Have you noticed, lately, that your clothes dryer is taking longer to dry the clothing? If so, it may be time to clean out the duct.

There are two places dryer lint accumulates: in and around the lint trap, and in the ductwork leading out from the dryer to your exterior wall. At least once a year, make sure to clean out the lint if you want your dryer to operate efficiently and if you like not having your house catch on fire.

When you’ve got a tenant, you can expect your appliances to get more use. The more tenants you have, the harder your dryer has to work. Accordingly, it’s unwise to miss a maintenance cycle for your dryer.

You definitely don’t have to call in a professional to clean the dryer ductwork, but there are heating, ventilation, and air conditioning (HVAC) companies and appliance companies that will do the work for a fee. But for the price it costs to hire a pro, you can afford to buy the necessary equipment yourself three or four times.

You need the following equipment:

  • A lint trap brush, which looks like a mascara wand that took too many steroids and then had a terrible accident in yoga class
  • A duct brush, which looks like a very long, flexible wand with a bristle pompom on the end
  • A screwdriver (maybe: it depends on how your duct attaches to your exterior pipe and to your dryer)

Everything you need can be bought from a hardware store or a discount department store such as Target or Wal-Mart.

Here’s how you go about cleaning your dryer duct.

Check outside your house to make sure nothing is blocking the exterior dryer duct vent

Go back into the room where the dryer is. Open your lint trap, take out the lint trap, and clean it the way you normally do before or after every load of laundry

Clean the lint trap by pulling the lint off

Jam the lint trap brush into the hole the lint trap came out of, and try to scrape out any lint that’s fallen or that isn’t attached to the trap. Pull the lint trap brush out a few times and pull the lint off. If you want to use it to make a little lint snowman, that’s fine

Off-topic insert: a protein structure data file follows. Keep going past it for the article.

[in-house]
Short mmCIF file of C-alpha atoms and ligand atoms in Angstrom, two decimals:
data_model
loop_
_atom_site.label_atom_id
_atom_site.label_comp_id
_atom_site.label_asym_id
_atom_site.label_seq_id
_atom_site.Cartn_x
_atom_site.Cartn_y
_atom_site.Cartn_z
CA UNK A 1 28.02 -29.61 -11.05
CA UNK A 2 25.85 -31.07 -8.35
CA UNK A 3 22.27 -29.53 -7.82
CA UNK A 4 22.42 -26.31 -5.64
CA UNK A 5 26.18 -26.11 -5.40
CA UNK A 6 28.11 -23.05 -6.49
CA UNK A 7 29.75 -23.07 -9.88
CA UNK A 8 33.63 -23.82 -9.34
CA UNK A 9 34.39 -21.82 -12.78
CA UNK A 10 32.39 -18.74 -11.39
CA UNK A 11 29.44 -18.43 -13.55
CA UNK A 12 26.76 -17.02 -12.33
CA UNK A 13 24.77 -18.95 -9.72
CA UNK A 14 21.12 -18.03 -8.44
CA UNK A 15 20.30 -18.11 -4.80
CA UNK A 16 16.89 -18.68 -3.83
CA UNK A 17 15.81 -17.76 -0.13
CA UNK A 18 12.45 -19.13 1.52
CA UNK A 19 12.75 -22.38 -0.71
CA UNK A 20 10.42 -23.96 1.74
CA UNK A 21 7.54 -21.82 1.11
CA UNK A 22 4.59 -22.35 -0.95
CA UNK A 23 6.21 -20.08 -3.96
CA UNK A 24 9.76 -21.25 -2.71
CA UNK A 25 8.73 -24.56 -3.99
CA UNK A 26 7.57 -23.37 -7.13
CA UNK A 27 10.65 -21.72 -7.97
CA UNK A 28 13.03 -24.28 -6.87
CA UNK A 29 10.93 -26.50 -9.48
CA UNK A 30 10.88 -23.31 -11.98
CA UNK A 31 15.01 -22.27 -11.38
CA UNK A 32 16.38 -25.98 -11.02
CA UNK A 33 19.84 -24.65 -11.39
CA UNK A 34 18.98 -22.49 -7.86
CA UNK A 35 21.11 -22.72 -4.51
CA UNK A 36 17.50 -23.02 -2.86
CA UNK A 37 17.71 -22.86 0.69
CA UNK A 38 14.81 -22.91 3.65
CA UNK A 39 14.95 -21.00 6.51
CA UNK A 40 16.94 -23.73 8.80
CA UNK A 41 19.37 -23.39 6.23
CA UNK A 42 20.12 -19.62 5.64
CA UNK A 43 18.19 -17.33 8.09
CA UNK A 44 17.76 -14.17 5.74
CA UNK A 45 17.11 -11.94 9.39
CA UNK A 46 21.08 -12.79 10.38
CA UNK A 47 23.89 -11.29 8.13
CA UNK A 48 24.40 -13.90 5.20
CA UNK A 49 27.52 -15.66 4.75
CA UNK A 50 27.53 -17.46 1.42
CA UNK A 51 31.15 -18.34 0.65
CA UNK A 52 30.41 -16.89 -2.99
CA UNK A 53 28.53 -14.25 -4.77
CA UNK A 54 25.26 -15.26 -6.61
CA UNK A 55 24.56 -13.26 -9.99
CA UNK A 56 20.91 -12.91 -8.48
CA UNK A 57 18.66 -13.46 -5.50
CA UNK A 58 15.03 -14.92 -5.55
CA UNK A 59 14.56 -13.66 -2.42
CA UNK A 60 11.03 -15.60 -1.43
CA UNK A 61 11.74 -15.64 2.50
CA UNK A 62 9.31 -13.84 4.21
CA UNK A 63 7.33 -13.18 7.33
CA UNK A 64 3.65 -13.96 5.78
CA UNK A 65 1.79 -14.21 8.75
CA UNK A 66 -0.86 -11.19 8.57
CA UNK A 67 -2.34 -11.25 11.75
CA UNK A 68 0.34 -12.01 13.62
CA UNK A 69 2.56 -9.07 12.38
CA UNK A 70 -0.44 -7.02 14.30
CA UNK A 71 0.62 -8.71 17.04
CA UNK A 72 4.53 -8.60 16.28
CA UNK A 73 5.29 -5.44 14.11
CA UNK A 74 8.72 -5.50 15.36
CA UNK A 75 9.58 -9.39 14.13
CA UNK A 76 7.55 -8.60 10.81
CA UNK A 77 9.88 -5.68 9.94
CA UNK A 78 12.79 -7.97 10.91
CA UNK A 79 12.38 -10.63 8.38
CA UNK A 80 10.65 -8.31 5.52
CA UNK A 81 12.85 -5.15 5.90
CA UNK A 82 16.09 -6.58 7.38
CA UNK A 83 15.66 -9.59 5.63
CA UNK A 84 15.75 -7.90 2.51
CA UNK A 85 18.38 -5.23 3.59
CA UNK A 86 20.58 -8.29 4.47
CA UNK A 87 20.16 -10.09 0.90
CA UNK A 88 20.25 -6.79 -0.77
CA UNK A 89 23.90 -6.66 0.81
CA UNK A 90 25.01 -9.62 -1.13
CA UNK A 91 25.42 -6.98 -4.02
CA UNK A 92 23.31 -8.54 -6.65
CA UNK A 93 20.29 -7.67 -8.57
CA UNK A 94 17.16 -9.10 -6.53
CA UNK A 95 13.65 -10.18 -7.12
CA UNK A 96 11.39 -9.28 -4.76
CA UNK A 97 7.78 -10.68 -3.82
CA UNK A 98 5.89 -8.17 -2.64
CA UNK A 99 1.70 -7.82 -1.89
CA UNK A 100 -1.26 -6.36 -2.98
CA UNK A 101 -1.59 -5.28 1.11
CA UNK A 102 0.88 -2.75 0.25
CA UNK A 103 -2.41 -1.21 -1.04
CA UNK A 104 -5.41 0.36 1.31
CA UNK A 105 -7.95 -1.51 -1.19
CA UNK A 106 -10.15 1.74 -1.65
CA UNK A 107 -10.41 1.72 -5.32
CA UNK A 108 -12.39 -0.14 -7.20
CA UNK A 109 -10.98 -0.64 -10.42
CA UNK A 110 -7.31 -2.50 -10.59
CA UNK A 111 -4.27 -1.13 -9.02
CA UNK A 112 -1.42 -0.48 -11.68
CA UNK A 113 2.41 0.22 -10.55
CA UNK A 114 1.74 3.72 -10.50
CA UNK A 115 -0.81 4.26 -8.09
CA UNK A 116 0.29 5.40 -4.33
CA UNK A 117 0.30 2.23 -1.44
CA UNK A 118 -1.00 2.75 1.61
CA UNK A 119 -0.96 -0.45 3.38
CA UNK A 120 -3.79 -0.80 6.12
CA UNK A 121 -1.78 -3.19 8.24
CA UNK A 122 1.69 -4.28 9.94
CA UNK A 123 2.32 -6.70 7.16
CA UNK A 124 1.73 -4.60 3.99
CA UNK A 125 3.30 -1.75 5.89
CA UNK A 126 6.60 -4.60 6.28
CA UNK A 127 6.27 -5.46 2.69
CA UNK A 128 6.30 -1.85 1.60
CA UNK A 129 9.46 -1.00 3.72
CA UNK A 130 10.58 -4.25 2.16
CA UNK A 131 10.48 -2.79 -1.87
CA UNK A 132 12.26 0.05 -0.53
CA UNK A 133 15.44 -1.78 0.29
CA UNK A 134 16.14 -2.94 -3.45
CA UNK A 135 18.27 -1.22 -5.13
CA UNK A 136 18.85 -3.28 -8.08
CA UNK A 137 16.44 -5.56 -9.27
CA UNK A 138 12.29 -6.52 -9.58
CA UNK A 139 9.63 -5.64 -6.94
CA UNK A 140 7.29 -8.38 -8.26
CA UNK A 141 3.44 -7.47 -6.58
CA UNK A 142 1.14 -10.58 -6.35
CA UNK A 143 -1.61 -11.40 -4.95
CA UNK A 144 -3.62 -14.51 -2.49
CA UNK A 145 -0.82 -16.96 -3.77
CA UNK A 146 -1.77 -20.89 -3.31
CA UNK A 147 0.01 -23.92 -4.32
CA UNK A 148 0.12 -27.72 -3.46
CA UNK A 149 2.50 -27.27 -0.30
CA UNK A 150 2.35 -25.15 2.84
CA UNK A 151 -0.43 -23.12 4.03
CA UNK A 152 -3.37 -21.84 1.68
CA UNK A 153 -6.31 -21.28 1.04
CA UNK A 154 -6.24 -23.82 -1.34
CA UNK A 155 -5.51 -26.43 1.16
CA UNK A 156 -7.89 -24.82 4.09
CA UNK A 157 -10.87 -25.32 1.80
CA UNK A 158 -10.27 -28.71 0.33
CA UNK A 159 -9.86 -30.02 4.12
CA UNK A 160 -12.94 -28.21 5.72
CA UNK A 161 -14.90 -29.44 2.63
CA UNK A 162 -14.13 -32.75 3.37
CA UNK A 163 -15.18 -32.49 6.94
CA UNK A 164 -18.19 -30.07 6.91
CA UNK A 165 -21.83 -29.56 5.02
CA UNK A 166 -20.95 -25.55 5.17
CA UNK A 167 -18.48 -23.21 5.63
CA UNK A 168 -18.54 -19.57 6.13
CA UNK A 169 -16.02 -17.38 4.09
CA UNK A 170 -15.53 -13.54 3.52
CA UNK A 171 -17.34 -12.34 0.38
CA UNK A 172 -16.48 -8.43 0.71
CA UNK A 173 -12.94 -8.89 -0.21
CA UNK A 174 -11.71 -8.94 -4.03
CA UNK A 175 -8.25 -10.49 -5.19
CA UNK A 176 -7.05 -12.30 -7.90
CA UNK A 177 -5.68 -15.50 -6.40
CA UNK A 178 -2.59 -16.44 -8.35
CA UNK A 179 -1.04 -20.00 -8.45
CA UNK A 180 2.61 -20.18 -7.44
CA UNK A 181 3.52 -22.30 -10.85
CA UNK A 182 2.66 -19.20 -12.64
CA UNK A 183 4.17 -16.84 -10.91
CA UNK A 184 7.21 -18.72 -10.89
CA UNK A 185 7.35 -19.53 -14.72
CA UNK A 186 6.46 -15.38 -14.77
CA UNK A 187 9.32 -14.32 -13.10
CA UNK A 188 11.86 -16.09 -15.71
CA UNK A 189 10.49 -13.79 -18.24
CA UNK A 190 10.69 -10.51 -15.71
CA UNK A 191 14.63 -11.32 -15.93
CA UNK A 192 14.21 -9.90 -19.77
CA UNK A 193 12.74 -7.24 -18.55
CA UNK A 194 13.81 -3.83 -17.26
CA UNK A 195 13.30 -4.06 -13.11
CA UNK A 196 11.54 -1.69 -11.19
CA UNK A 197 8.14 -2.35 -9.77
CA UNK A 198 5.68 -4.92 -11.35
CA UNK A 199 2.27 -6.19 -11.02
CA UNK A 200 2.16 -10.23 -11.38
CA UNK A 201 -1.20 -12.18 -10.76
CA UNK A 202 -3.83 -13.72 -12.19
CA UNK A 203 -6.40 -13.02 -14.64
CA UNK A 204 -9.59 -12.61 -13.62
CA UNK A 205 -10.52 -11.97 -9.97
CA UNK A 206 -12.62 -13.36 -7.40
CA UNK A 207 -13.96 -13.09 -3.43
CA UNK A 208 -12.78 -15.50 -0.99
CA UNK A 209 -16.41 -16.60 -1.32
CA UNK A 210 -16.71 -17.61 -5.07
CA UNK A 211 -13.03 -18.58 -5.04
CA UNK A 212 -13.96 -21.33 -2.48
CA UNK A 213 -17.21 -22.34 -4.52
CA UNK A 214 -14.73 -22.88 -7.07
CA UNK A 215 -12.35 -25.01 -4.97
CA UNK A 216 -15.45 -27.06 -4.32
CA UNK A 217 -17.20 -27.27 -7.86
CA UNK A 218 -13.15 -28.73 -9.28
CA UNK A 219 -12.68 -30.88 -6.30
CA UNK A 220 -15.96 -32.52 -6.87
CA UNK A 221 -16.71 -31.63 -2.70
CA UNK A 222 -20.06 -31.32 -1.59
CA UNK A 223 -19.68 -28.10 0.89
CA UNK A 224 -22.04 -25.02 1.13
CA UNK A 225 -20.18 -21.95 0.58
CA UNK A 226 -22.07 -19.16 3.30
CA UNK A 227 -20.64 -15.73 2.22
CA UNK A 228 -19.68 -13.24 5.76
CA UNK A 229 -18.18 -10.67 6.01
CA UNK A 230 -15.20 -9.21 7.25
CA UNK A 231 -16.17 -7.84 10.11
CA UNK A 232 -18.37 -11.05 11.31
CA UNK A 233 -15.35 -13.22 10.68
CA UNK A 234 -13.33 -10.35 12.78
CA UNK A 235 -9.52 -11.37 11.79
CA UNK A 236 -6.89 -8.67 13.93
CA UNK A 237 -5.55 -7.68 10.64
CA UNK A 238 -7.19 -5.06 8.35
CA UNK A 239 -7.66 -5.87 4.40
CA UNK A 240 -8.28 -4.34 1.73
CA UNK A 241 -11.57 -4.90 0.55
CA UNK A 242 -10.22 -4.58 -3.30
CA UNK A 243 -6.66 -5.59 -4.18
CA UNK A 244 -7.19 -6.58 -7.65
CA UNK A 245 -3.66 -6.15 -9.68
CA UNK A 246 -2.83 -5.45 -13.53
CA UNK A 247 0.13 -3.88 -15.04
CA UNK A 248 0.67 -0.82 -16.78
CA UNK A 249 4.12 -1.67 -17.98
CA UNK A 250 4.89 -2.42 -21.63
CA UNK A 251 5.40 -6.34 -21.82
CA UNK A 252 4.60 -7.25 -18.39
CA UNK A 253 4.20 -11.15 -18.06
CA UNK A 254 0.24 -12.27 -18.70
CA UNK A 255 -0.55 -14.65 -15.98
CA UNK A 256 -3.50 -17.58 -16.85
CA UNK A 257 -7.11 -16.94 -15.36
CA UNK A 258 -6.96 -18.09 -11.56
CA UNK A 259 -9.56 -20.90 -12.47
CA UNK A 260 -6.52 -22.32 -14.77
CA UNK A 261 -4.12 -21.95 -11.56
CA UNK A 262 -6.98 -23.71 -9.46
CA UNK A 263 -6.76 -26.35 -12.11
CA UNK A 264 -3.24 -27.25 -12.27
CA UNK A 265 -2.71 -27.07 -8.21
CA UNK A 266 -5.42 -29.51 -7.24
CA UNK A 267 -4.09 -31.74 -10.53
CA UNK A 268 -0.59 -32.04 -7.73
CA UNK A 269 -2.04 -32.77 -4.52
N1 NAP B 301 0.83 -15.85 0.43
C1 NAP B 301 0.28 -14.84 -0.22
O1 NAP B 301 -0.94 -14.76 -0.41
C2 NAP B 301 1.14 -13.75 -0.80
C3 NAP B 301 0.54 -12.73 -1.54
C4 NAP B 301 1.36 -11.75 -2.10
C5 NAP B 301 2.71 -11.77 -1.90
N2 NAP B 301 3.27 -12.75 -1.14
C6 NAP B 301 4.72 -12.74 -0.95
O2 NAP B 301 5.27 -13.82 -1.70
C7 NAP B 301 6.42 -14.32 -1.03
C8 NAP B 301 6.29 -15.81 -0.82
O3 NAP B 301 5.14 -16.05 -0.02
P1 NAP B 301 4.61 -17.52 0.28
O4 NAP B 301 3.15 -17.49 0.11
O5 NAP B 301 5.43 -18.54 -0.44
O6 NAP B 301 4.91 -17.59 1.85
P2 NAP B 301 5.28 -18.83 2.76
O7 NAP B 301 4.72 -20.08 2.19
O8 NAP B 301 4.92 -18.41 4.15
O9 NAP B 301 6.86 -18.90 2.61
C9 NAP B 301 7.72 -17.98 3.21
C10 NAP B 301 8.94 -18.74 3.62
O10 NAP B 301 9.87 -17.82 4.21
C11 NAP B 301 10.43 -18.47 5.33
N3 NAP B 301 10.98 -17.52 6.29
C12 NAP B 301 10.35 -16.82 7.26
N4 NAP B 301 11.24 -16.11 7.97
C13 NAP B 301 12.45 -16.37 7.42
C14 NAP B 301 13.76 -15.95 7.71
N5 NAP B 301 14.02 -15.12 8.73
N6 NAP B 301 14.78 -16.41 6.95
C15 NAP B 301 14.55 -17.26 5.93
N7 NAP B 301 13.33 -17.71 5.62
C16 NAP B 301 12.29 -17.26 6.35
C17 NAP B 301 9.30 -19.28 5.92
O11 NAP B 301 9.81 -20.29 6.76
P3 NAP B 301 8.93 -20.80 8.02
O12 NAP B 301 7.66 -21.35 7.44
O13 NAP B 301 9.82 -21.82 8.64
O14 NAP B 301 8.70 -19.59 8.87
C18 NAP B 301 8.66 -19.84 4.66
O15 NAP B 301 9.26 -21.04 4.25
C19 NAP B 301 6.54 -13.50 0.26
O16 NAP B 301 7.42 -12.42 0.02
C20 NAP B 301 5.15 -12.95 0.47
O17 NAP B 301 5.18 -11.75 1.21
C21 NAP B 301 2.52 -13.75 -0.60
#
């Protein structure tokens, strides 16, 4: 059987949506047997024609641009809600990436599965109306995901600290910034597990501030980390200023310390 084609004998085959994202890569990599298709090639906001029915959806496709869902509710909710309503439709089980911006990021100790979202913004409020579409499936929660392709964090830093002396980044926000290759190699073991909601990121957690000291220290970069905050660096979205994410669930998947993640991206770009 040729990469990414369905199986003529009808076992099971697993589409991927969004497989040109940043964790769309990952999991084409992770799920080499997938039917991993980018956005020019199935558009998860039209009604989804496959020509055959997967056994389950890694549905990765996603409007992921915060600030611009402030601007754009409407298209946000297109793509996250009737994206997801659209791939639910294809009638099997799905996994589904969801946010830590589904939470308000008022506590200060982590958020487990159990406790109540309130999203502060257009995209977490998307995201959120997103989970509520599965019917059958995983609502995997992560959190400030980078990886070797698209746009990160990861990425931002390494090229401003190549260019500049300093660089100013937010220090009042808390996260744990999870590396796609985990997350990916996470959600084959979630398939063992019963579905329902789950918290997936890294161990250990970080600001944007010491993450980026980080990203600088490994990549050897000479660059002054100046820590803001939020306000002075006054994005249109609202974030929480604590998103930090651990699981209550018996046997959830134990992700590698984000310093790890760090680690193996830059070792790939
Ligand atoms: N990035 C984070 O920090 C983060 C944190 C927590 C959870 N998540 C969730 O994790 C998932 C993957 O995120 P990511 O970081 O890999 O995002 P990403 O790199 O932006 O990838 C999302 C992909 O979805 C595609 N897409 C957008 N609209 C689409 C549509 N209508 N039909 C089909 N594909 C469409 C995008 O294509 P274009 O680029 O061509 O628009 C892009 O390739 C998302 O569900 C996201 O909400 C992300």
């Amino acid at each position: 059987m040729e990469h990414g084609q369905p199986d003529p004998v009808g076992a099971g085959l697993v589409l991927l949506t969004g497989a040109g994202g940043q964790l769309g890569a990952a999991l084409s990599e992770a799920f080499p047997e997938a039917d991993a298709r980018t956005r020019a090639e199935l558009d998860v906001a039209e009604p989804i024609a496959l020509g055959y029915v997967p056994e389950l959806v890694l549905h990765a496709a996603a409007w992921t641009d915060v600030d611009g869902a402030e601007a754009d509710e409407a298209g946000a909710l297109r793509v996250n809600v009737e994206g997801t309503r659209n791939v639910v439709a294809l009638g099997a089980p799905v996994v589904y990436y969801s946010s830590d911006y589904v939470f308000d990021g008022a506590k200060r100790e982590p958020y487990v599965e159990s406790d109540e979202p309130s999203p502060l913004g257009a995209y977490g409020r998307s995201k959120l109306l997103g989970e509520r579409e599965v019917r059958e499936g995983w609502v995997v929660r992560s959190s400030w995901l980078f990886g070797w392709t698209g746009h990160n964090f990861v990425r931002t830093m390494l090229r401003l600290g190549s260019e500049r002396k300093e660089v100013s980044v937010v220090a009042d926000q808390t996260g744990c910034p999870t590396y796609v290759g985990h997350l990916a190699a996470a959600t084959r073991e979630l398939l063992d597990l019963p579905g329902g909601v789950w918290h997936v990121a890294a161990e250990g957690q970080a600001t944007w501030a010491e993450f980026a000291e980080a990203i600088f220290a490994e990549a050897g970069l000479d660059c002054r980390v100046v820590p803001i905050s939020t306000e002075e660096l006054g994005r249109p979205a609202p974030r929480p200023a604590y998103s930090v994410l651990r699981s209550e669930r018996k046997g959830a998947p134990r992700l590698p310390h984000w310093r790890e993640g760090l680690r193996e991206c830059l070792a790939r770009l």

When nothing else is coming up, put the lint trap brush away and replace your lint trap. You can now close the dryer’s front door if it’s open

Move your dryer away from the wall. This is a great time to sweep and clean under where your dryer stands, because the broom and mop don’t ordinarily reach there

Disconnect the large, flexible hose from the dryer and preferably from the wall. Depending on how it’s attached, you may need to unscrew a circular band that clamps the duct on. Some ducts have a spring based mechanism you simply need to pinch. I prefer those but not all installations have them.

Using the duct wand, swab the inside of the dryer and get the lint out. Then, using a spinning motion, pass the duct wand through the duct and try to push the lint out the other end. If your duct is short and you can just shove any trapped lint outside, that’s best. Otherwise, pick it up and get it out of the way. Then make sure you can see outside through the dryer vent

When the duct, the exterior vent, and your dryer are free of lint, reattach your duct to the exterior wall and to the dryer, reversing the process you used two steps ago

Push your dryer back into place. There will be lint and bits of trash everywhere

Run the dryer for five minutes on an air-only cycle with no heat. This will flush any last pieces of lint out so that when you turn on the heat your laundry won’t smell like roasted lint because a small piece fell on or near the heating element or pilot light

Clean up the area around the dryer, and put away both brushes. Figure out what you’re going to do with the lint. It makes an outstanding tinder for starting fires, so if you go camping a lot or like a firepit in your backyard, you may be able to repurpose the lint.